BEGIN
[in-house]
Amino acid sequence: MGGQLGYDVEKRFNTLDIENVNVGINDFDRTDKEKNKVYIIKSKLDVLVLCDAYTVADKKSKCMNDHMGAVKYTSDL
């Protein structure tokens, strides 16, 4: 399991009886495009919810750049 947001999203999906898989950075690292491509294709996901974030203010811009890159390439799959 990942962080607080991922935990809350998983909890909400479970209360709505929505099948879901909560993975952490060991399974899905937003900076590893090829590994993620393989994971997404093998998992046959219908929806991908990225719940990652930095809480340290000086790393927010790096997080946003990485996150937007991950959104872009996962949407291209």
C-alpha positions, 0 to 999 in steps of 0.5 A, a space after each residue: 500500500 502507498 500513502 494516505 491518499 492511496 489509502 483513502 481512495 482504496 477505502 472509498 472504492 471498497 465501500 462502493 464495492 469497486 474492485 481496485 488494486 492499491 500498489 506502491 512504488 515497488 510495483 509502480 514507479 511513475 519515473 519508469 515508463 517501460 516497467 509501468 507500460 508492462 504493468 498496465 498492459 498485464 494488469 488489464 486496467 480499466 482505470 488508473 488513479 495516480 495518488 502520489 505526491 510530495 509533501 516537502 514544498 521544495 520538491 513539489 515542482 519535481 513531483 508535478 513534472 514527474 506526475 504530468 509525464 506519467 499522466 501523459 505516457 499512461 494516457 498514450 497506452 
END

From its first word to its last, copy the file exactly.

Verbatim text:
[in-house]
Amino acid sequence: MGGQLGYDVEKRFNTLDIENVNVGINDFDRTDKEKNKVYIIKSKLDVLVLCDAYTVADKKSKCMNDHMGAVKYTSDL
């Protein structure tokens, strides 16, 4: 399991009886495009919810750049 947001999203999906898989950075690292491509294709996901974030203010811009890159390439799959 990942962080607080991922935990809350998983909890909400479970209360709505929505099948879901909560993975952490060991399974899905937003900076590893090829590994993620393989994971997404093998998992046959219908929806991908990225719940990652930095809480340290000086790393927010790096997080946003990485996150937007991950959104872009996962949407291209």
C-alpha positions, 0 to 999 in steps of 0.5 A, a space after each residue: 500500500 502507498 500513502 494516505 491518499 492511496 489509502 483513502 481512495 482504496 477505502 472509498 472504492 471498497 465501500 462502493 464495492 469497486 474492485 481496485 488494486 492499491 500498489 506502491 512504488 515497488 510495483 509502480 514507479 511513475 519515473 519508469 515508463 517501460 516497467 509501468 507500460 508492462 504493468 498496465 498492459 498485464 494488469 488489464 486496467 480499466 482505470 488508473 488513479 495516480 495518488 502520489 505526491 510530495 509533501 516537502 514544498 521544495 520538491 513539489 515542482 519535481 513531483 508535478 513534472 514527474 506526475 504530468 509525464 506519467 499522466 501523459 505516457 499512461 494516457 498514450 497506452 